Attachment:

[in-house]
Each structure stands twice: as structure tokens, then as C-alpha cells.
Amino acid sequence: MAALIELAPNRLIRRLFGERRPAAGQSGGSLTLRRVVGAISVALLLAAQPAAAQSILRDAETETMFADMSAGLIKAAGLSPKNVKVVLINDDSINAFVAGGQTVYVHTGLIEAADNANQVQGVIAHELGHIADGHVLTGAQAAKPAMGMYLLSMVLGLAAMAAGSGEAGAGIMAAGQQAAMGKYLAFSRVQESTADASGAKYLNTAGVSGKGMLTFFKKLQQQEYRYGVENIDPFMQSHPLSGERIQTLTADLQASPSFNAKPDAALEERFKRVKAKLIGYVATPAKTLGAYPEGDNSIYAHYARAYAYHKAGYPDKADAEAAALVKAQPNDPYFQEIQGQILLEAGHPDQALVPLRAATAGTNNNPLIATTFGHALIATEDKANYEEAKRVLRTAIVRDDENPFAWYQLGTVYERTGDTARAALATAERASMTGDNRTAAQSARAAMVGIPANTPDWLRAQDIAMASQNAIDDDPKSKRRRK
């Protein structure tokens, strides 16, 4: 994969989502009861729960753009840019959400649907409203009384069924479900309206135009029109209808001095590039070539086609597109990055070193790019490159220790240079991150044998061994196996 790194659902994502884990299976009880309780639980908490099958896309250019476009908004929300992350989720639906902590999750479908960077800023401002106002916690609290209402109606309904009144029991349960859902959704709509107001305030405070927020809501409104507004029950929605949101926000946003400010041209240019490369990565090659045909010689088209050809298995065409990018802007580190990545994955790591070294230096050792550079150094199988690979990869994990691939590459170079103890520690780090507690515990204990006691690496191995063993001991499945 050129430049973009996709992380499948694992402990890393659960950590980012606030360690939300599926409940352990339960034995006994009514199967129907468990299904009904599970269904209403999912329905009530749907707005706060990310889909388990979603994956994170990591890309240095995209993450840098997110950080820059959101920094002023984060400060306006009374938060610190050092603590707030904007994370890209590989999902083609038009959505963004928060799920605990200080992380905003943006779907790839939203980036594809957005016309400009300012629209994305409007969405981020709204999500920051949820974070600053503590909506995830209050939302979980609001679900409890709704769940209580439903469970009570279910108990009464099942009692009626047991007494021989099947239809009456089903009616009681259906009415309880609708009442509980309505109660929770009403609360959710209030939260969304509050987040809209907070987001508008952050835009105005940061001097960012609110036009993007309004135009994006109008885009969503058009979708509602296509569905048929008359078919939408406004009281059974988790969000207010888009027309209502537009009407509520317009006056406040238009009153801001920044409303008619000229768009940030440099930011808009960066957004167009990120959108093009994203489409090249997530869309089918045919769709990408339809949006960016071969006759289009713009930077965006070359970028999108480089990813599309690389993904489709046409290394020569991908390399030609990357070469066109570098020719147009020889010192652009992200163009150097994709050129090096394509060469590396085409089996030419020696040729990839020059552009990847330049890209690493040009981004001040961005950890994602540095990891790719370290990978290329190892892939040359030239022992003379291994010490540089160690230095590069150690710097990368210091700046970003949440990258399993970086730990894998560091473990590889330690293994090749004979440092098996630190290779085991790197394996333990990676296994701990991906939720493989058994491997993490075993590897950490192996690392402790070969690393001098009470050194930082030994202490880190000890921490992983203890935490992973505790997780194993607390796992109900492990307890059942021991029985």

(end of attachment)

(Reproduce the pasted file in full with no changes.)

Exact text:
[in-house]
Each structure stands twice: as structure tokens, then as C-alpha cells.
Amino acid sequence: MAALIELAPNRLIRRLFGERRPAAGQSGGSLTLRRVVGAISVALLLAAQPAAAQSILRDAETETMFADMSAGLIKAAGLSPKNVKVVLINDDSINAFVAGGQTVYVHTGLIEAADNANQVQGVIAHELGHIADGHVLTGAQAAKPAMGMYLLSMVLGLAAMAAGSGEAGAGIMAAGQQAAMGKYLAFSRVQESTADASGAKYLNTAGVSGKGMLTFFKKLQQQEYRYGVENIDPFMQSHPLSGERIQTLTADLQASPSFNAKPDAALEERFKRVKAKLIGYVATPAKTLGAYPEGDNSIYAHYARAYAYHKAGYPDKADAEAAALVKAQPNDPYFQEIQGQILLEAGHPDQALVPLRAATAGTNNNPLIATTFGHALIATEDKANYEEAKRVLRTAIVRDDENPFAWYQLGTVYERTGDTARAALATAERASMTGDNRTAAQSARAAMVGIPANTPDWLRAQDIAMASQNAIDDDPKSKRRRK
């Protein structure tokens, strides 16, 4: 994969989502009861729960753009840019959400649907409203009384069924479900309206135009029109209808001095590039070539086609597109990055070193790019490159220790240079991150044998061994196996 790194659902994502884990299976009880309780639980908490099958896309250019476009908004929300992350989720639906902590999750479908960077800023401002106002916690609290209402109606309904009144029991349960859902959704709509107001305030405070927020809501409104507004029950929605949101926000946003400010041209240019490369990565090659045909010689088209050809298995065409990018802007580190990545994955790591070294230096050792550079150094199988690979990869994990691939590459170079103890520690780090507690515990204990006691690496191995063993001991499945 050129430049973009996709992380499948694992402990890393659960950590980012606030360690939300599926409940352990339960034995006994009514199967129907468990299904009904599970269904209403999912329905009530749907707005706060990310889909388990979603994956994170990591890309240095995209993450840098997110950080820059959101920094002023984060400060306006009374938060610190050092603590707030904007994370890209590989999902083609038009959505963004928060799920605990200080992380905003943006779907790839939203980036594809957005016309400009300012629209994305409007969405981020709204999500920051949820974070600053503590909506995830209050939302979980609001679900409890709704769940209580439903469970009570279910108990009464099942009692009626047991007494021989099947239809009456089903009616009681259906009415309880609708009442509980309505109660929770009403609360959710209030939260969304509050987040809209907070987001508008952050835009105005940061001097960012609110036009993007309004135009994006109008885009969503058009979708509602296509569905048929008359078919939408406004009281059974988790969000207010888009027309209502537009009407509520317009006056406040238009009153801001920044409303008619000229768009940030440099930011808009960066957004167009990120959108093009994203489409090249997530869309089918045919769709990408339809949006960016071969006759289009713009930077965006070359970028999108480089990813599309690389993904489709046409290394020569991908390399030609990357070469066109570098020719147009020889010192652009992200163009150097994709050129090096394509060469590396085409089996030419020696040729990839020059552009990847330049890209690493040009981004001040961005950890994602540095990891790719370290990978290329190892892939040359030239022992003379291994010490540089160690230095590069150690710097990368210091700046970003949440990258399993970086730990894998560091473990590889330690293994090749004979440092098996630190290779085991790197394996333990990676296994701990991906939720493989058994491997993490075993590897950490192996690392402790070969690393001098009470050194930082030994202490880190000890921490992983203890935490992973505790997780194993607390796992109900492990307890059942021991029985």